DA2: Wow. The amount of replayability *I think* the game has is astoundingly high. By the end of the game, I was already deciding all the things I would do differently next time, because I want to know if I can stop A, B, or C from happening. The game gave me honest REGRETS. And not in the "oh, lol, oh well" kind of unexpected way that I don't care about because the game is over, like with Orzamaar. I had chances to stop killers and not help certain people out. Now, I'm not sure if I can stop inevitable things from happening, but I can certainly try, can't I? If the entire makeup of your family can branch, then so much other things could. In fact, I'm almost sure there's tons of things I could have done different just from the amount of characters that just up and left me midgame (unclickable in the party screen), and the fact that I hear people talk about things that happened to them that didn't for me, even though we made the same choice.
DA:O: Character conversations were restricted to the party camp, and were just you standing with the character, and you could explore the entirity of a character's dialogue in one go, leaving them speechless for the rest of the game.
DA2: Character conversations are now plotted against time and quests you take. Instead of just grilling the characters to a point that they have nothing to say, your journal will tell you when they have something new to say, and you learn about their past slowly over time. The amount of dialogue has increased, but you don't have control over when you get it, which leads people into thinking it's something that is worse than the original game. When in reality, moderation has always been better than gorging on all the good stuff, because then when you do it it matters more AND you're never left with nothing to learn later. Characters rarely had much to say in DA:O, especially in refernce to events, so I consider this an improvement. I wish I could talk to the party members whenever, but all that would do is make the same problem DA:O had, which was clicking a topic and nothing was inside of it, forcing you to say good-bye. And then you do this twenty times throughout the game, hoping they have something new to say, but they never do. Do we really want that again? "Fenris, tell me about about Tevinter. (no options to click) ... I should go." x times however antsy you are to talk to him? That's a chore. No thanks.
What was removed from the game and aren't considered improvements? Did it affect gameplay? Is it a bad game now? STAY TUNED, THE ANSWER MAY SURPRISE YOU!
Argument: Origins were removed! You can't be a dwarf or elf!
Reality: This was done to tell a more personal story. And let me just say, that it was completely and utterly worth it. The personal story was so ... well done. It simply wouldn't have worked were a generic character. Sometimes you got to make sacrifices to have a better story, and it was very worth it in this case.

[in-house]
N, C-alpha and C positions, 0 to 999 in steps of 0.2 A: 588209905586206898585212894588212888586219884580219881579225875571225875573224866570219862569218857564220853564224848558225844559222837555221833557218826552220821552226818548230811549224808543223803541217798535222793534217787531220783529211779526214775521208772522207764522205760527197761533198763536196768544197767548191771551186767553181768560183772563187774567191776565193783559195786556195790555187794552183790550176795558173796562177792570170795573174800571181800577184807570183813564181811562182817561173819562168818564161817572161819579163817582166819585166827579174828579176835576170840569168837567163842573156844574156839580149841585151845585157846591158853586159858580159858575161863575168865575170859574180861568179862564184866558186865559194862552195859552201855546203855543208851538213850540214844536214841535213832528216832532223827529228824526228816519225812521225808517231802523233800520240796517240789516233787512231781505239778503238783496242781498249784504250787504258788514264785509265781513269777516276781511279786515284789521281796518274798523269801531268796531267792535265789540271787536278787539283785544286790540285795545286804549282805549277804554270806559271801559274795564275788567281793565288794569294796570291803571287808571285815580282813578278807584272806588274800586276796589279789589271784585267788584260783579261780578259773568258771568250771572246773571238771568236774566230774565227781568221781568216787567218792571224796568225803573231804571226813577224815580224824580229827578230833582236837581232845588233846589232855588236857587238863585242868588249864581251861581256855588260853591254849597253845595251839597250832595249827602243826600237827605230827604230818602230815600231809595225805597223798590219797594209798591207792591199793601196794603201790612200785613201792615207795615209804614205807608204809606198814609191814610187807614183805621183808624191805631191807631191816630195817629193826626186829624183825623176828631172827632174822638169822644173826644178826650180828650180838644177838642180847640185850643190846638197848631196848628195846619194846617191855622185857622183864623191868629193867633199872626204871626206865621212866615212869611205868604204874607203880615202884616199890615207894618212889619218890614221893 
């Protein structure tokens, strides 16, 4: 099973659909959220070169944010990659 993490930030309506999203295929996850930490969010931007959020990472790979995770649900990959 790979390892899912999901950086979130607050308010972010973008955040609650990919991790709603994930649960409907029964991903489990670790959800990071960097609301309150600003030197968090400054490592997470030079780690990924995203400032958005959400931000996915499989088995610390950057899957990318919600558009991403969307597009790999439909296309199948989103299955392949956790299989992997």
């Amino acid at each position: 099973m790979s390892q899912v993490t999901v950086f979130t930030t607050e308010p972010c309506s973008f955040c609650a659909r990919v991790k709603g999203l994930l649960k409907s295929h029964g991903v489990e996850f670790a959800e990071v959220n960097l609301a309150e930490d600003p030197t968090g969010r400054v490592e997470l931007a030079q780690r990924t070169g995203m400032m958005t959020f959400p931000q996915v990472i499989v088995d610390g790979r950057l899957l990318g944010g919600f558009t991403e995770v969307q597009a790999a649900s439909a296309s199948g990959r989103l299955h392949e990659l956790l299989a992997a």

Argument: Stealing, persuasion, etc were removed!
Reality: Yes, those skills aren't the same, but they're not removed. Chests can't be opened by anyone, and often the rogues couldn't! It was directly tied to your DEX stat, which is way more clean than having yet another page of skills you had to manage. Also, I never ever robbed people like mad in the other game. That seemed like something they threw in because they felt they had to, and it likely took way too much of their time to code for every NPC in the world. I see why they didn't do it again, because they wanted more NPCs standing around to make the world seem like a full place. Persuasion still happens, based on on the "tone" your character has predominantly had in the game, and depending on knowledge you have. Stuff like the wilderness skill doesn't have any importance in a city-only game, traps are basically restricted to hexes now, and the crafting system is independent of companions. I never, ever, ever missed these skills while playing. What needed to be there was there, and there were no holes to speak of.
Argument: Crafting was removed!
Reality: You still have to find ingredients, and not just ONCE, you need a certain amount of Elfroot, and even then you can have all the elfroot ever but if you don't have the RECIPE for potions, you still can't make them. They still cost big bucks! There is no mess about a gradient of potions, and the generic "health potion" now does the same healing no matter your level. This is good, people. You don't need fifty hotspot bars dedicated to potions, and you don't need to use only the crappy ones because you can't possibly make any other. BEST OF ALL! NO running around to locations to mass buy ingredients and bottles. Damn, I hated that about the first game. And the huge loading times to get places discouraged travel in the first place, so it was like the game's own annoyingness is what they used to moderate potion usage. But you know what? I still did it. I still went to the Circle and the Dalish for my potion ingredients, and it was annoying as hell. The developers recognized this and just didn't give you a chore. If you prefer MMORPGS, then I guess you like chores, grinding, and grueling work, but in my single-player games, I don't!
Argument: Re-used maps and environments!
Reality: Guess what! DA:O did the same damn thing! Battefields were the same in random encounters. I guess because these maps aren't random encounters, it felt odd that they would look like other places we've been, but think about it. Did that even matter while playing? Did knowing the layout of the dungeon matter? Not in the least. And they were often short and they would change up the angle you played them in. These dungeons were actually varied, but you simply recognized similarities, and you think you're smart or something for "catching on to them." This is not news, really. You sometimes have to reuse resources, and this is something they've established that they do in the first game, whether it's wrong or right.